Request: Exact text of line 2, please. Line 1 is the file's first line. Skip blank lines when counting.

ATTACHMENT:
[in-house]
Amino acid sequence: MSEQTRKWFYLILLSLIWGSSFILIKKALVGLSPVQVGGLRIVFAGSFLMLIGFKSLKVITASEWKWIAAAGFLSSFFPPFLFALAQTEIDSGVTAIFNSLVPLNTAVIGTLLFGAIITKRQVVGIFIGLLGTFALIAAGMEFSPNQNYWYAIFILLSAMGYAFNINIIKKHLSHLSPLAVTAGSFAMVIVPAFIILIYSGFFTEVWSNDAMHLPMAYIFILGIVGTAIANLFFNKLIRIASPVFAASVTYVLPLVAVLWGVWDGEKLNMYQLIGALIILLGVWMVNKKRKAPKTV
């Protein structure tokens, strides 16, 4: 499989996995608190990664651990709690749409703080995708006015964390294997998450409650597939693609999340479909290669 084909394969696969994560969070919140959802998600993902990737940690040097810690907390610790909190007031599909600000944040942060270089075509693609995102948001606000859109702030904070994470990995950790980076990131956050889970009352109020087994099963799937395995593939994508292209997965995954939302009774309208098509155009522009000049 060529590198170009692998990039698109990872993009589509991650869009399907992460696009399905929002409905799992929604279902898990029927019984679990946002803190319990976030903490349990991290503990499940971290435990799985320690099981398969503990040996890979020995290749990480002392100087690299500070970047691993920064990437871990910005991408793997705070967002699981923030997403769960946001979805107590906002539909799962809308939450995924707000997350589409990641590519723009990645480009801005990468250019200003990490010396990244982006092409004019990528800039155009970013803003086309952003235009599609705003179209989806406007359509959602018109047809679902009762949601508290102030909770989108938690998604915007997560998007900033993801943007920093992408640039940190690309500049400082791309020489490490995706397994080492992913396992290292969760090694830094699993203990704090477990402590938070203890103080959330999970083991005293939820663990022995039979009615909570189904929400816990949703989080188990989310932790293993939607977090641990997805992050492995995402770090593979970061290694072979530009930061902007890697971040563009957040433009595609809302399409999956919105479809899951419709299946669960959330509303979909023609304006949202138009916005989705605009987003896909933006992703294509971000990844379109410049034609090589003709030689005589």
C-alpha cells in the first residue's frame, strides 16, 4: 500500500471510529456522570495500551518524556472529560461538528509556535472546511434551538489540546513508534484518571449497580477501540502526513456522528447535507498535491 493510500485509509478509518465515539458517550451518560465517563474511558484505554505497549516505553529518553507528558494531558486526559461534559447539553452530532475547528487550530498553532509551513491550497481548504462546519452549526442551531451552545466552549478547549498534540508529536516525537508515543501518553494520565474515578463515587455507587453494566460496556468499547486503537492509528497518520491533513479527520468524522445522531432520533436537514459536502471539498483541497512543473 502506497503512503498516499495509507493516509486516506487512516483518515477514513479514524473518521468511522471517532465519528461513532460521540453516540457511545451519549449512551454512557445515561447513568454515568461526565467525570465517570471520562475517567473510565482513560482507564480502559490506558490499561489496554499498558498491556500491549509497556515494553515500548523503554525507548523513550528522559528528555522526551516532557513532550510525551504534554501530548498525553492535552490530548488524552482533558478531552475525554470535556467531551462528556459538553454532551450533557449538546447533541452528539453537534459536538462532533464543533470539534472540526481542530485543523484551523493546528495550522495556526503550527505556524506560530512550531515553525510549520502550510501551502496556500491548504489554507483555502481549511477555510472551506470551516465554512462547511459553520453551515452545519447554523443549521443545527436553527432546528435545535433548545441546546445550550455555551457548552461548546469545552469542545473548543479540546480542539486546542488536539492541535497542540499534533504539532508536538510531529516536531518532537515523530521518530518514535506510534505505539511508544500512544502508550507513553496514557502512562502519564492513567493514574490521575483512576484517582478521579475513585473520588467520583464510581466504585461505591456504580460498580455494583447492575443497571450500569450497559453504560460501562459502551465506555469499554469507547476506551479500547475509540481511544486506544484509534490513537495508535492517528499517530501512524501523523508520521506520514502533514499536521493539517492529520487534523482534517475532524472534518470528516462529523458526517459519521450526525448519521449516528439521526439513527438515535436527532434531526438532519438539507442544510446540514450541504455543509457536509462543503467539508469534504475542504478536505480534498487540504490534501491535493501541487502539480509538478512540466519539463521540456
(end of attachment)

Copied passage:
Amino acid sequence: MSEQTRKWFYLILLSLIWGSSFILIKKALVGLSPVQVGGLRIVFAGSFLMLIGFKSLKVITASEWKWIAAAGFLSSFFPPFLFALAQTEIDSGVTAIFNSLVPLNTAVIGTLLFGAIITKRQVVGIFIGLLGTFALIAAGMEFSPNQNYWYAIFILLSAMGYAFNINIIKKHLSHLSPLAVTAGSFAMVIVPAFIILIYSGFFTEVWSNDAMHLPMAYIFILGIVGTAIANLFFNKLIRIASPVFAASVTYVLPLVAVLWGVWDGEKLNMYQLIGALIILLGVWMVNKKRKAPKTV